For many international visitors to France, the River Seine is synonymous with the romantic banks of Paris. The celebrated river flows through Paris from East to West. It finds its way along the picture-postcard banks connected by a series of iconic bridges. There, bateaux-mouches gently move from the Eiffel Tower to Notre-Dame in a perpetual procession. That said, the Seine is much more than that. It is a natural waterway with historic and cultural connotations. This article will show you the best places to see along the Seine River, from its sources to the English Channel at Le Havre.
The Seine, one of France’s most iconic rivers
The River Seine rises at an altitude of 446 metres above sea level at Source-Seine in the Langres Plateau. The source is situated some 30 km northwest of Dijon, Burgundy.
The river flows northwest in a winding course until it empties into the English Channel at Le Havre.
The basin area (78,910 square kilometres, including a little part of Belgium), is home to almost 30% of the total population of France.
The Seine is a fleuve
The French make a distinction between “un fleuve” and “une rivière”.
- Simply put, “un fleuve” is a river that empties into the sea such as the Loire, the Garonne, the Rhône or the Rhine.
- “une rivière” or “un affluent” is a tributary which empties into another river or a fleuve. Examples: the Sâone, the Moselle, the Lot or the Marne.
The affluents of the Seine
Some of the Seine’s affluents are famous, particularly because they have given their names to the départements at the French Revolution.
- Aube River (248 kms). Département : Aube , head city: Troyes.
- Essonne River (101 kms). Département : Essonne , head city: Evry-Courcouronnes
- Eure River (228 kms). Départements : Eure , head city: Evreux / Eure-et-Loir , head city: Chartres
- Marne River (514 kms). Départements : Marne , head city: Châlons-en-Champagne / Haute-Marne , head city: Chaumont / Seine-et-Marne , head city: Melun / Val de Marne , head city : Créteil
- Oise River (341 kms). Département : Oise , head city: Beauvais / Val d’Oise , head city: Pontoise
- Yonne River (292 kms). Département : Yonne , head city: Auxerre
The Seine, a historical river
The name of the River Seine derives from the Latin Sēquana. It is believed this was the name of the Gallo-Roman goddess of the river.
Over the centuries the Seine has become an important commercial waterway within the Paris Basin, particularly between Paris and Le Havre.
Napoleon once said:
“Le Havre, Rouen, and Paris are a single town, and the Seine is its High Street.”
(Paris, Rouen, Le Havre ne forment qu’une seule ville, dont la Seine est la grand rue.)
The Seine: an inspiring river!
In the 19th and the 20th centuries, the Seine inspired many painters, such as Eugène Boudin, Camille Corot, Henri Matisse, Claude Monet, Camille Pissarro, and Alfred Sisley.
Along the Seine River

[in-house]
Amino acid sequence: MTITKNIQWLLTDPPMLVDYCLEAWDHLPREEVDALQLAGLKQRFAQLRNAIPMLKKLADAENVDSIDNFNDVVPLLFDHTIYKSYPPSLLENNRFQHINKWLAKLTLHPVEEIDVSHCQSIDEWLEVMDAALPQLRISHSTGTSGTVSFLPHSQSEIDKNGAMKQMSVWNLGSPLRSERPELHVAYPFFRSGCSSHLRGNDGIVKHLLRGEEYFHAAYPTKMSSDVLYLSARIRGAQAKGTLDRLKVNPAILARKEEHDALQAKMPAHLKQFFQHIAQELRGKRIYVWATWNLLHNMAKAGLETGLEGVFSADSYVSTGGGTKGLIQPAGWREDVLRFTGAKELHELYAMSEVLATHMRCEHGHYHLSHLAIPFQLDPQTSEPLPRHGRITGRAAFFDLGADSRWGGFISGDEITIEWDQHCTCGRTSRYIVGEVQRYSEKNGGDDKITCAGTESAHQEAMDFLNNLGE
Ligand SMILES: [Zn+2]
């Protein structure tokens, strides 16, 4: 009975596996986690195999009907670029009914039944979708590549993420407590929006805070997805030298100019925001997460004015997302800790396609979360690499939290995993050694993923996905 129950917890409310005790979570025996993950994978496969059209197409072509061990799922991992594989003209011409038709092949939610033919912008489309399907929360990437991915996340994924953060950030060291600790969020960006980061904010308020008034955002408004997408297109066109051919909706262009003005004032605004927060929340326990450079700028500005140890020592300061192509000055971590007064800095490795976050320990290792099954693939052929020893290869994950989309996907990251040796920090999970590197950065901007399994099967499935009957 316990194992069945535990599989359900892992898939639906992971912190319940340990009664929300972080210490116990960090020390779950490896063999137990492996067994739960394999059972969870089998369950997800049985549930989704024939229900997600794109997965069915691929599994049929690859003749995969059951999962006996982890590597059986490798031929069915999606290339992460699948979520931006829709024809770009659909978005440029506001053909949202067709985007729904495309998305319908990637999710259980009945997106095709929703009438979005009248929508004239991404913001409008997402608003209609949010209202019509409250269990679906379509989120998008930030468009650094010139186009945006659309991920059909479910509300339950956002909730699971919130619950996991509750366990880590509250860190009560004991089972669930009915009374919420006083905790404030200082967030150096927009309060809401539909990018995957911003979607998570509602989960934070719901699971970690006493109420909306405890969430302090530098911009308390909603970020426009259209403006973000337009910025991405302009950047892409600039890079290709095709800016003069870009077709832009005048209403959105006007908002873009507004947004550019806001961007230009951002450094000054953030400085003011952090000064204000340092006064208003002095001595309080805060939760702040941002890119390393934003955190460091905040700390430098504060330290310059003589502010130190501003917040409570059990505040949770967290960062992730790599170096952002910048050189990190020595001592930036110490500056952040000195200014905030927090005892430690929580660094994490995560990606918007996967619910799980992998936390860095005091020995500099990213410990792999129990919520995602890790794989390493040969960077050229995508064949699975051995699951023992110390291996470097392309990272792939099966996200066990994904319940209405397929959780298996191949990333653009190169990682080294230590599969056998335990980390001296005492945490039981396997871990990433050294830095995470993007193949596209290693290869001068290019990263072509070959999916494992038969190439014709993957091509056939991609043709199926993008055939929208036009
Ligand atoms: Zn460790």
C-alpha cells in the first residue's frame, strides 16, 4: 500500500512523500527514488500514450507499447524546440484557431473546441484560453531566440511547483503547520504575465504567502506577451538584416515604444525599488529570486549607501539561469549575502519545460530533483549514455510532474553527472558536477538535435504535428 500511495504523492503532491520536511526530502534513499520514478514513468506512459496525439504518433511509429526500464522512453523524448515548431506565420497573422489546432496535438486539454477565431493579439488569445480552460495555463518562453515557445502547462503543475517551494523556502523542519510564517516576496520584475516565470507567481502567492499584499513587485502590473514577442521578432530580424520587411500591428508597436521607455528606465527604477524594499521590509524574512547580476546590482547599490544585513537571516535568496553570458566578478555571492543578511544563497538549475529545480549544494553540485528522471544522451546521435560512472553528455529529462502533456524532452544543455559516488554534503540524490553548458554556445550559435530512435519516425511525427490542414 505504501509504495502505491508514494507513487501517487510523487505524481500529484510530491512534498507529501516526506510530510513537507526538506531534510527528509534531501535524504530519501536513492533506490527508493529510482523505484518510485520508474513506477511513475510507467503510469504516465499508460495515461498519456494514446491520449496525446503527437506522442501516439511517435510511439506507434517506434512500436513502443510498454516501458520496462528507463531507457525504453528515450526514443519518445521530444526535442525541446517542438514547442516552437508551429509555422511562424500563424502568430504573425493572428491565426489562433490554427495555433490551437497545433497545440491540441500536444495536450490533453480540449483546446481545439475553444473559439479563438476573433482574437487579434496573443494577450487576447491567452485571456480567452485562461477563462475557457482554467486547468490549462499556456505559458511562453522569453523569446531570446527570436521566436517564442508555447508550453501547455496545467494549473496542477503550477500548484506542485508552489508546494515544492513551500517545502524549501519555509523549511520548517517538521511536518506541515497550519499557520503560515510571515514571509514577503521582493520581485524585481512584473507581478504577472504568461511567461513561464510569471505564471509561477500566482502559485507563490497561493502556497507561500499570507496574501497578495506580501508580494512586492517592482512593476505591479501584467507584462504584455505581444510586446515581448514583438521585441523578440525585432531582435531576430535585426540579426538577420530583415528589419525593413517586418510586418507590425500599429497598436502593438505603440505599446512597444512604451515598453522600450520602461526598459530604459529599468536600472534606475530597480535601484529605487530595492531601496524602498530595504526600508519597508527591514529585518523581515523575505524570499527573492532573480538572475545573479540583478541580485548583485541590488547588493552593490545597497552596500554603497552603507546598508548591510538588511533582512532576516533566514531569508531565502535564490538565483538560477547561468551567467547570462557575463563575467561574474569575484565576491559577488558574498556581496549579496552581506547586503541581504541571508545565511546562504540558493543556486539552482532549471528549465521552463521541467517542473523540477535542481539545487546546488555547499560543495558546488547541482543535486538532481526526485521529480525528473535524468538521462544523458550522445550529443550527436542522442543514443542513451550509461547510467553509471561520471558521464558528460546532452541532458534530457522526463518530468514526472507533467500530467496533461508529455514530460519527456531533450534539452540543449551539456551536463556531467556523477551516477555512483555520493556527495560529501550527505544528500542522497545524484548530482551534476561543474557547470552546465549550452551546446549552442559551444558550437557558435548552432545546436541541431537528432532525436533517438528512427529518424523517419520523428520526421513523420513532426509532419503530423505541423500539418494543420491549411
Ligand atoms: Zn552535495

The Seine can be divided into five parts:
- the “Small Seine” (Petite Seine) from the sources to Montereau-Fault-Yonne
- the “Upper Seine” (Haute Seine) from Montereau-Fault-Yonne to Paris
- the “Crossing of Paris” (Traversée de Paris)
- the “Lower Seine” (Basse Seine) from Paris to Rouen
- the “Maritime Seine” (Seine maritime) from Rouen to the estuary of Le Havre at the English channel.
Let’s find out some of the most beautiful places along the Seine River starting with its sources!
The Sources of the Seine
French pupils learn at school that the River Seine rises at the Langres Plateau (plateau de Langres).
This limestone highlands is situated in the Haute-Marne and Côte d’Or départements. It takes its name from the historic little town of Langres.
But the sources of the Seine are much closer to Dijon than they are to Langres… in fact, you wouldn’t notice you are in the Langres plateau… for this is definitely Burgundy!
Let’s start our journey along the Seine by the village where of Source-Seine.
The grotto and a piece of land owned by Paris
At the exact location of the source is an artificial grotto built in the 19th century to protect it. It includes a statue representing the Seine goddess Sequana, a dog and a dragon.
Since the 19th century, archaeologists have unearthed the buried remains of a Gallo-Roman temple and a number of ancient artefacts.
There, the Seine River “takes its first steps”…
And here’s the very first bridge spanning the Seine!
In 2020 there are exactly 257 bridges over the River Seine (from road to railway and foot-bridges) and eight ferry crossings still in use in Normandy.
Curiously the City of Paris has owned the source of the Seine since 1864. This may not be the case in the near future as the Burgundy-Franche-Comté region has expressed an interest in acquiring the piece of land around the source.
Châtillon-sur-Seine is situated 40 kms from the sources of the Seine.
I remember the first time I visited Châtillon-sur-Seine. I found the little town very interesting as it has a number of historical monuments.
The old church of Saint-Vorles that sits atop a small hill dates back to the 10th and 12th centuries. It houses a beautiful sculpture of the burial of Jesus (mise au tombeau).
Troyes lies in the Champagne wine region, not far from the Orient Forest Regional Natural Park.
This is the former capital of Champagne where famous annual fairs took place during the Middle Ages.